COVID-19 Delta Variant Ravages Automotive Supply Chains and Beyond

By Logan Wamsley

Although the automotive industry has both introduced exciting new technologies and made several bold plans to fully embrace a new, net-zero carbon emissions model, 2021 has proven to be an incredibly difficult year. These difficulties have only been amplified by the emergence of the COVID-19 Delta variant, which has called into question the ability of automotive supply chains to recover within the next year.

The automotive supply chain in Asia has been particularly affected. According to reports, Honda, Toyota, and Suzuki have all been forced to shut down production in China. Honda’s three factories in Wuhan, China have closed indefinitely, while Toyota was forced to shut down three assembly lines in China for several days due to a COVID-related disruption in Vietnam. In total, it is estimated that that industry will shrink by at least $20 billion in annual profits due to stagnant sales and the ongoing semiconductor shortage.

The disruptions to automotive supply chains have not been limited to Asia, either. In May alone, General Motors reduced their production by approximately 278,000 vehicles, while Ford was forced to halve their production throughout the entire second quarter. In the U.K., Stellantis temporarily suspended factory production as a resulting of large numbers of works isolating to halt the spread of the virus, Reuters reports.

Meanwhile, concerns regarding inflation have clouded any outlooks for a speedy recovery. “The impact of the delta variant on growth and inflation is proving to be somewhat larger than we expected,” said Goldman economists including in a note to clients. “The delta variant and other disruptions are also likely to further raise prices of supply-constrained durable goods through year-end.”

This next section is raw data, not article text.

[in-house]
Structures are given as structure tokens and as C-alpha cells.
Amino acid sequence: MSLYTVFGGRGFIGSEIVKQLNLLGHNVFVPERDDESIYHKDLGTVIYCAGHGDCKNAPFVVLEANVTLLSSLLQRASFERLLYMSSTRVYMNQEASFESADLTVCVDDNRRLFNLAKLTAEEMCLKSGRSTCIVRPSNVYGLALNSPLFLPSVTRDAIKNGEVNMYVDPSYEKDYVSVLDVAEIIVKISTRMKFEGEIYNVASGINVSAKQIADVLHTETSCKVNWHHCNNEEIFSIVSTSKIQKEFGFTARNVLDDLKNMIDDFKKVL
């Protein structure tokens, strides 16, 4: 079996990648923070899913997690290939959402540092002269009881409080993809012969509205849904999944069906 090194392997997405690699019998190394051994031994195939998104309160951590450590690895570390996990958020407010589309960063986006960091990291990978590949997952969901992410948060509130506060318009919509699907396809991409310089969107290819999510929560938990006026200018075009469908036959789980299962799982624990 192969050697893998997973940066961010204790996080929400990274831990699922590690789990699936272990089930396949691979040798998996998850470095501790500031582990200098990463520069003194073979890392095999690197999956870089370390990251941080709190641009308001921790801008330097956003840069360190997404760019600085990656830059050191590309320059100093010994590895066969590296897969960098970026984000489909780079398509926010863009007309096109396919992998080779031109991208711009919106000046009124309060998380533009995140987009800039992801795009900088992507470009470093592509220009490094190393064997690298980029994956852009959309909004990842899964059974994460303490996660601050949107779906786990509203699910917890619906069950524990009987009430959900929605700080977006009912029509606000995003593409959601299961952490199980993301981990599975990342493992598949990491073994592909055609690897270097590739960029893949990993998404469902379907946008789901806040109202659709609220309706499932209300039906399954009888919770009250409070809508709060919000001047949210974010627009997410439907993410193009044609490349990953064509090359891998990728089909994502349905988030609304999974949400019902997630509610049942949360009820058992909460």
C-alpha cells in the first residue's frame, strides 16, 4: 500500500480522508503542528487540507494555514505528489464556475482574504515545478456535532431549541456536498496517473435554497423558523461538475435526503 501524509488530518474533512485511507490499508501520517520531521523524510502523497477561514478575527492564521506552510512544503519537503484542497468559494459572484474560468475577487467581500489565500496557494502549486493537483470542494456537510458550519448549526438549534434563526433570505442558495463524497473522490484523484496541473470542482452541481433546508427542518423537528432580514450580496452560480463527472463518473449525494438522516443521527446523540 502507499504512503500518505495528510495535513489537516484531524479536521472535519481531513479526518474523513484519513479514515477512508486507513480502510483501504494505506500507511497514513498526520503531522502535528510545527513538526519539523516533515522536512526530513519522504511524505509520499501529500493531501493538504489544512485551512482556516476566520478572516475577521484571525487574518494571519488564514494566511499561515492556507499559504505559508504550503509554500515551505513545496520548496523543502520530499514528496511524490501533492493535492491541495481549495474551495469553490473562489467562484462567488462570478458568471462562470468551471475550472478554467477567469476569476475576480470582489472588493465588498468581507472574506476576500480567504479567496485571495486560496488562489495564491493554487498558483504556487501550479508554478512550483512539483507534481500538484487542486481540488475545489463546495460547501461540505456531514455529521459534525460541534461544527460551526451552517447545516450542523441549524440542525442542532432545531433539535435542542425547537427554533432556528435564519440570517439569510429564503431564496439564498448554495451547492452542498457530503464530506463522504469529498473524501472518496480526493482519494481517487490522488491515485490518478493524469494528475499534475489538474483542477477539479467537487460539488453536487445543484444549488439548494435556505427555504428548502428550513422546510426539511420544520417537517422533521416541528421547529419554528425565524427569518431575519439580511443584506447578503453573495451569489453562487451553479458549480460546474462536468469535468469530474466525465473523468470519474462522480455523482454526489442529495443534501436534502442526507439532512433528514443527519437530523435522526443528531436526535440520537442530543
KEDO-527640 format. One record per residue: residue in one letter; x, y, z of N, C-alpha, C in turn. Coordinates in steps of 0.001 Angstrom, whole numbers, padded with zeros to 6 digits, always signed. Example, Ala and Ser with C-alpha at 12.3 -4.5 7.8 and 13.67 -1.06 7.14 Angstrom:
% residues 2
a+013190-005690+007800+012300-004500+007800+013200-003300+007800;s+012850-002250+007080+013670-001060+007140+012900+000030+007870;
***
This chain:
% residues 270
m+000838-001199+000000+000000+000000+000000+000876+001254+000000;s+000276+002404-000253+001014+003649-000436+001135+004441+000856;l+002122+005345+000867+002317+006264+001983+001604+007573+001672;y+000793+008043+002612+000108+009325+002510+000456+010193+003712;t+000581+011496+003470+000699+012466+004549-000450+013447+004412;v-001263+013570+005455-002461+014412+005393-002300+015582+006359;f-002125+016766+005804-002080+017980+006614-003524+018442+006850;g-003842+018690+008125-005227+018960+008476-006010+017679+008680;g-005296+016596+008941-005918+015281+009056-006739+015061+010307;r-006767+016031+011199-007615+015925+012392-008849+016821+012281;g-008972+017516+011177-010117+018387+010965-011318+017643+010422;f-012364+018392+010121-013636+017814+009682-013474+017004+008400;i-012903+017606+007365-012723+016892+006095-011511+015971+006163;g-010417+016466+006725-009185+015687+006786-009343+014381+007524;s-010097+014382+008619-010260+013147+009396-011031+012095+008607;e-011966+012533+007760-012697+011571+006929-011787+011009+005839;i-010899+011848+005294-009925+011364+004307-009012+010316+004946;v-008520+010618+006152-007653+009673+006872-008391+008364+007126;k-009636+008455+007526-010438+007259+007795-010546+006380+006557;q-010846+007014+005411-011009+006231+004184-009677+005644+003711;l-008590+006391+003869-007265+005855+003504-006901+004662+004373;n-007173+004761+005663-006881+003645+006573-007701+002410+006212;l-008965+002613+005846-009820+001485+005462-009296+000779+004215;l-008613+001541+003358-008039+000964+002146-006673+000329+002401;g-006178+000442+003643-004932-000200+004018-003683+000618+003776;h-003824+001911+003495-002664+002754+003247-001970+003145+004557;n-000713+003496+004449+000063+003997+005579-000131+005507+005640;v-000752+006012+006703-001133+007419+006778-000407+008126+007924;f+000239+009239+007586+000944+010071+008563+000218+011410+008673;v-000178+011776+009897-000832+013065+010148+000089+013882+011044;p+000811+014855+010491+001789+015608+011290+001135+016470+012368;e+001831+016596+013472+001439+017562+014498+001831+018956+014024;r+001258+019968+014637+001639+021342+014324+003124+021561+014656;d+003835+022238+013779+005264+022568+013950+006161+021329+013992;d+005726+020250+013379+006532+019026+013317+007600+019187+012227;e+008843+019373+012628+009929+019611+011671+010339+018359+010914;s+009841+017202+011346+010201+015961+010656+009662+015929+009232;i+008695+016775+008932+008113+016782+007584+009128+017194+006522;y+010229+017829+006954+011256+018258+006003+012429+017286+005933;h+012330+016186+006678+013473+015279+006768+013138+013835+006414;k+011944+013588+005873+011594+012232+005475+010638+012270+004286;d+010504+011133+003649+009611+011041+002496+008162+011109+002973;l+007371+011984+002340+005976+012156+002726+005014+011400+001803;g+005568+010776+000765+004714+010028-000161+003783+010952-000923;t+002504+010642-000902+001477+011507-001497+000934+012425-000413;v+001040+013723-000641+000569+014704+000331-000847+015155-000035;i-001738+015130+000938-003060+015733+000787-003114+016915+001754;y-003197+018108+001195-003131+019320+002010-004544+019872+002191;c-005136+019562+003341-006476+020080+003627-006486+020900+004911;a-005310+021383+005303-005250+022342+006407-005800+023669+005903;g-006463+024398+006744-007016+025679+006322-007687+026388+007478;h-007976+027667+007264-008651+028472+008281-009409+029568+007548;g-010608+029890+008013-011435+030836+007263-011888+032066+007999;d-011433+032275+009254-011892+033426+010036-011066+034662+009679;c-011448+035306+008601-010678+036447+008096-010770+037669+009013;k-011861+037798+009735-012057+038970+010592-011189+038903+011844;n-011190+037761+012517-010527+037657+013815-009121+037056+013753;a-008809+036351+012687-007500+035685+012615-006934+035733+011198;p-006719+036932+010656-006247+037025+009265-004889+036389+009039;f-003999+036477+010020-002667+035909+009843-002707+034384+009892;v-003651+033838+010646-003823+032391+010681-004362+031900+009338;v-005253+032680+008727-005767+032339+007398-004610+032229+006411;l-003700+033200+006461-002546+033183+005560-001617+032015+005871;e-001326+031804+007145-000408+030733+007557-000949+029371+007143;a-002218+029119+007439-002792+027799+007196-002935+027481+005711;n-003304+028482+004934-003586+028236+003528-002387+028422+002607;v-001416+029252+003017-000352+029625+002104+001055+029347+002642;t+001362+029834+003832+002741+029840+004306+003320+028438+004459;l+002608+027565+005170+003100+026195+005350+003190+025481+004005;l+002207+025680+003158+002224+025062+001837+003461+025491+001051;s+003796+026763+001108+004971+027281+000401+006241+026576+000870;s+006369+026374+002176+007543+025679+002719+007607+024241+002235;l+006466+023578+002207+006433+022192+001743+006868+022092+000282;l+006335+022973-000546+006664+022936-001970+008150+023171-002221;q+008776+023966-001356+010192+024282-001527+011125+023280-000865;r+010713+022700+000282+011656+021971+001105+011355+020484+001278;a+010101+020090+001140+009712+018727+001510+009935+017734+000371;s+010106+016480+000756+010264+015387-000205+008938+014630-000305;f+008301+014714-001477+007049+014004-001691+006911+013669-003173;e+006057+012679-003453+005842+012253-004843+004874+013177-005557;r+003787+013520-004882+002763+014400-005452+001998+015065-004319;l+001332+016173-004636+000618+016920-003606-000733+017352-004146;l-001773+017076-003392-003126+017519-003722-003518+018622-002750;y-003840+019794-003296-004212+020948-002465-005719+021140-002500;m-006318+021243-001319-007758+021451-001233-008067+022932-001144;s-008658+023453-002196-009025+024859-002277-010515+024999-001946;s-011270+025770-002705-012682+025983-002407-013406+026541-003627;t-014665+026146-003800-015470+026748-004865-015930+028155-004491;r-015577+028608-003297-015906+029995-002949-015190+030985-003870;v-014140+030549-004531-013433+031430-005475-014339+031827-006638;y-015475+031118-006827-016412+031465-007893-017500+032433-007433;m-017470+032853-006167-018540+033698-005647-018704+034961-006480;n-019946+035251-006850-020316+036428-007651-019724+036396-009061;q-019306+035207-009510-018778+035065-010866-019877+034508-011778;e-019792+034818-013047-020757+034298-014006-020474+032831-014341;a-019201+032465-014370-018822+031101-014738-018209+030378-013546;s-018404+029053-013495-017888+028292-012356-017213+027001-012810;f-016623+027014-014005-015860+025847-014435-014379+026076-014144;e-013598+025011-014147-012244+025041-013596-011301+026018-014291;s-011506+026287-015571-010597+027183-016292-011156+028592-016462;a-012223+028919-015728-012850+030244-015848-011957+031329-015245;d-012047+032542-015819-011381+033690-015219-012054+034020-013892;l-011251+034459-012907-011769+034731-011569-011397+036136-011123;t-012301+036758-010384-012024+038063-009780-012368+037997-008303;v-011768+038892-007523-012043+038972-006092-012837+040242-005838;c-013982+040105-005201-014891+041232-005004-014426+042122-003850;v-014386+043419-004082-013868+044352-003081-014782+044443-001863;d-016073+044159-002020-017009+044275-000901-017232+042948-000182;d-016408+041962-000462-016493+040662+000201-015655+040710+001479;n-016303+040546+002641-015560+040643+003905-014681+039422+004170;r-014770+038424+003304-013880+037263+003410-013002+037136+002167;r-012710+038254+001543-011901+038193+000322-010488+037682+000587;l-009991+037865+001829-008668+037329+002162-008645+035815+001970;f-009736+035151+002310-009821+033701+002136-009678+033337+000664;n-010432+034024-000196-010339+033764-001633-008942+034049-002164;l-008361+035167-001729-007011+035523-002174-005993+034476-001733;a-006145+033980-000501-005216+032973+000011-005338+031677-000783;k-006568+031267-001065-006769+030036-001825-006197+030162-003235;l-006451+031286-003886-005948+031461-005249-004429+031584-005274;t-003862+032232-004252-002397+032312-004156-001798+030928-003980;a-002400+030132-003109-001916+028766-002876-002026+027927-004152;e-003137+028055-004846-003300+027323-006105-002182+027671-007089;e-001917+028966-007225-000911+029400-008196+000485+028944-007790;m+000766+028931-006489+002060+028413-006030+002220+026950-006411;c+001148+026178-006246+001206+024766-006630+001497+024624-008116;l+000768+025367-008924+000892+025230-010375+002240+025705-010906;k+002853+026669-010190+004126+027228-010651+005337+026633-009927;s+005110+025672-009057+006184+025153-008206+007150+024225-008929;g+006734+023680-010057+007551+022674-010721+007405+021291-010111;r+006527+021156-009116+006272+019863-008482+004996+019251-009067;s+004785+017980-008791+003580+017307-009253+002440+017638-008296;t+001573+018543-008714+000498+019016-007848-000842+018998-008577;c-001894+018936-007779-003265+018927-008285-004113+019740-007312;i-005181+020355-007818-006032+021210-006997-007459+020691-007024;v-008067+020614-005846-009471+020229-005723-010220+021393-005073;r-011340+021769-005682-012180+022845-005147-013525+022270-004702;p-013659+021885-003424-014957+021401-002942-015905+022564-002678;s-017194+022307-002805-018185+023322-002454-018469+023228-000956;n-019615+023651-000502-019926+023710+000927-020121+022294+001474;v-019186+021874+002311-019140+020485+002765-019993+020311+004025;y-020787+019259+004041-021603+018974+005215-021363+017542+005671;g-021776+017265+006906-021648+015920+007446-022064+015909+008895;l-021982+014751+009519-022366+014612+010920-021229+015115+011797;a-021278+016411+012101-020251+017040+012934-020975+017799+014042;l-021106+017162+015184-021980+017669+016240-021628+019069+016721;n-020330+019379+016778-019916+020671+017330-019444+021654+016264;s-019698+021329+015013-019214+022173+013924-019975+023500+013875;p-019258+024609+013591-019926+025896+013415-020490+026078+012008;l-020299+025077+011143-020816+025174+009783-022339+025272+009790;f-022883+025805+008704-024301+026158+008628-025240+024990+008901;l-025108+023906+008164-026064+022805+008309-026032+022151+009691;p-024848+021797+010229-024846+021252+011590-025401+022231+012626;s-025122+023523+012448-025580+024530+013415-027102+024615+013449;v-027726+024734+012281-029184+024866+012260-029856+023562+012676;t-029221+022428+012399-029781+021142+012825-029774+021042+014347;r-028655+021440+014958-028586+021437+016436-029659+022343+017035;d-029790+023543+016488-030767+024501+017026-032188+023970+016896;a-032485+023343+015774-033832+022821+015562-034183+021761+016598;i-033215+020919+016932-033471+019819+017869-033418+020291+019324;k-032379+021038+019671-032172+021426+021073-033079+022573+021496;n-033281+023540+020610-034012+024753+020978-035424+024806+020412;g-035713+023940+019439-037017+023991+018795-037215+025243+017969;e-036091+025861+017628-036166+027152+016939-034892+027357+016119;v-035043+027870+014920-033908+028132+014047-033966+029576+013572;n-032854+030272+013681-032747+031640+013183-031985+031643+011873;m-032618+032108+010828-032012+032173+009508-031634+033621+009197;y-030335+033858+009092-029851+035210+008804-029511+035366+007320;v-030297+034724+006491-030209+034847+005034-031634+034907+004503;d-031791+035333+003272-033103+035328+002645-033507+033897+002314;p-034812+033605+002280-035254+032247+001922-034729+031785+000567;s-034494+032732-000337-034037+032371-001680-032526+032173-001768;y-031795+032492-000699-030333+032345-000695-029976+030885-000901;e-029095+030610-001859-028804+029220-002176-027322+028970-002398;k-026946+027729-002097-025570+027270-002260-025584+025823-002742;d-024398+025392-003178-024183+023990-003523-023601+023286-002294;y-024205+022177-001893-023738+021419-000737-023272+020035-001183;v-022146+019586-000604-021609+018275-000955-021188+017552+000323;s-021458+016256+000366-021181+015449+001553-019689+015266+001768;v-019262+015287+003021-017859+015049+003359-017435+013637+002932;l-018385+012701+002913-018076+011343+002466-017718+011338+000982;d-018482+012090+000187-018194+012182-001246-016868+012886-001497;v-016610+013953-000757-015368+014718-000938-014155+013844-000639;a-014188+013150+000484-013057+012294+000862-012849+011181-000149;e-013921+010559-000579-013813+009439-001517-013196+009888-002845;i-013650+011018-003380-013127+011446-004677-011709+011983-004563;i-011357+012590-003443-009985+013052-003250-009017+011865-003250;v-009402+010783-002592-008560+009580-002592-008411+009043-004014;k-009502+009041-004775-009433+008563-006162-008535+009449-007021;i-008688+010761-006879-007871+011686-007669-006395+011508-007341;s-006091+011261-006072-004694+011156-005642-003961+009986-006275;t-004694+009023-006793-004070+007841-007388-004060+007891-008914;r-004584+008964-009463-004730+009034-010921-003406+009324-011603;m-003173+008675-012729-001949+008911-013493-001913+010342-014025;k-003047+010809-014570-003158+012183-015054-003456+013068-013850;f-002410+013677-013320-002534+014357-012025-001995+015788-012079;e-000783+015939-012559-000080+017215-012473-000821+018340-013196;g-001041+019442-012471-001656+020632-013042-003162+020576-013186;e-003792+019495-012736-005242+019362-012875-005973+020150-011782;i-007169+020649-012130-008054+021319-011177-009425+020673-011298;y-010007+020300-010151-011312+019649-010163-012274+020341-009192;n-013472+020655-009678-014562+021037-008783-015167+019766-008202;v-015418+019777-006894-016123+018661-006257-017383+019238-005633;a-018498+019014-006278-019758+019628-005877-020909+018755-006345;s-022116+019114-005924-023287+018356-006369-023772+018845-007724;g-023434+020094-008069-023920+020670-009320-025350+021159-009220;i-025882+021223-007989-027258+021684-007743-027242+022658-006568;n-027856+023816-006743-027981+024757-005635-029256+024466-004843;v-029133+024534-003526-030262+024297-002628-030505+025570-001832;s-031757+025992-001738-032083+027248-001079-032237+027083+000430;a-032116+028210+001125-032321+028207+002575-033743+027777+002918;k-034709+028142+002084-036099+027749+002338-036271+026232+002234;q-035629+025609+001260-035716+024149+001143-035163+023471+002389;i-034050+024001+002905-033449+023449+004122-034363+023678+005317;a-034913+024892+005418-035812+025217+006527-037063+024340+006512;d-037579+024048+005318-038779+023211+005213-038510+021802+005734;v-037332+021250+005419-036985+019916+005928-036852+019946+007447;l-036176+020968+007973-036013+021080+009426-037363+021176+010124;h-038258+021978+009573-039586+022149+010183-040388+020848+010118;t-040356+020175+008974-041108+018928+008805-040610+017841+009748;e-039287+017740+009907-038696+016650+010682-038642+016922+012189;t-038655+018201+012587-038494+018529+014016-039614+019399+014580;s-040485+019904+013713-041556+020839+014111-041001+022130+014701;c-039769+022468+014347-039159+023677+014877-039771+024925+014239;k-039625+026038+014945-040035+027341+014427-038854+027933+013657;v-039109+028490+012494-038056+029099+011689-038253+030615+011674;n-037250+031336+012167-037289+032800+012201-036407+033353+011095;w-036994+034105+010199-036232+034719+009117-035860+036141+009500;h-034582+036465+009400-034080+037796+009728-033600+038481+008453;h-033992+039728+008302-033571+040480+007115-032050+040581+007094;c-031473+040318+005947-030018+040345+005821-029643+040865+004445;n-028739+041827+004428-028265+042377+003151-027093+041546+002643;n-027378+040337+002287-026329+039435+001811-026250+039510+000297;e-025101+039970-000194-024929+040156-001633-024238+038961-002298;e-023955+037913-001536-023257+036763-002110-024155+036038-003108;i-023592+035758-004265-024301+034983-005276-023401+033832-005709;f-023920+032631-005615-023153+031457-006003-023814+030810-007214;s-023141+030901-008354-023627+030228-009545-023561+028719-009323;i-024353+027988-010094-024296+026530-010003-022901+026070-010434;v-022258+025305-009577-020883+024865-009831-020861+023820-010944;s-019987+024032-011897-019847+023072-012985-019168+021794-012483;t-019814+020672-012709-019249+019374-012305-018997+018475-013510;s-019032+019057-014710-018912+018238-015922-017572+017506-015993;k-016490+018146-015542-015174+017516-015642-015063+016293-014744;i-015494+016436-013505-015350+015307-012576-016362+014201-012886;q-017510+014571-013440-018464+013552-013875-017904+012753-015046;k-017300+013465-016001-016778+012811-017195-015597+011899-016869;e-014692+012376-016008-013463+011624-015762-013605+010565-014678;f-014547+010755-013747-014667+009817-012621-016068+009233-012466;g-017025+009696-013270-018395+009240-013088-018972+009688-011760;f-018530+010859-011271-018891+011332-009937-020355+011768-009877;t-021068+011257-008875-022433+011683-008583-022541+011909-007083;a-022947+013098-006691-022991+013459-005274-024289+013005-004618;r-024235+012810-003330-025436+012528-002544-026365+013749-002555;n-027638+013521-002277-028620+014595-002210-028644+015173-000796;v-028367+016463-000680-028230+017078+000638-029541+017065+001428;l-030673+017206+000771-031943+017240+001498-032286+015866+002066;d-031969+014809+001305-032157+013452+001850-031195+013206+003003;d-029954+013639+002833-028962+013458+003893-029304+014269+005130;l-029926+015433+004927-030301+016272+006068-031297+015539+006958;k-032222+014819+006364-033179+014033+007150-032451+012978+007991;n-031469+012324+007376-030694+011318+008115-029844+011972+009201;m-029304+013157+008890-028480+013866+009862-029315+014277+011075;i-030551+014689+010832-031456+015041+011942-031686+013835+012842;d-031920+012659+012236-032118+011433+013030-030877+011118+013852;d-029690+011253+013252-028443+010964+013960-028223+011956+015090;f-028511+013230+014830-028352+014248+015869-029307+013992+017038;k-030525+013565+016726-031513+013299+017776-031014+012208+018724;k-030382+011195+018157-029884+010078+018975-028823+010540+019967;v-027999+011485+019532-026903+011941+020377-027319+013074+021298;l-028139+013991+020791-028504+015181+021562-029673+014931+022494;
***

The White House itself expressed a similar dour tone. “We haven’t seen to date a direct impact on the economy from Delta, but we anticipate supply chain impacts,” said White House spokeswoman Jen Psaki. Most reports do not see any recovery probable until beyond 2022, at least.

The automotive industry, as well as virtually all major industries, is now in a position where risk mitigation strategies must be considered in regards to their supply chain. Just-in-time inventory procurement models in particular must be reconsidered in favor of strategies that not only ensure short-term production continuation but also long-term continuation, regardless of the disruption or unexpected challenge. The COVID-19 delta variant is a perfect example of such an unexpected challenge, and more are sure to come.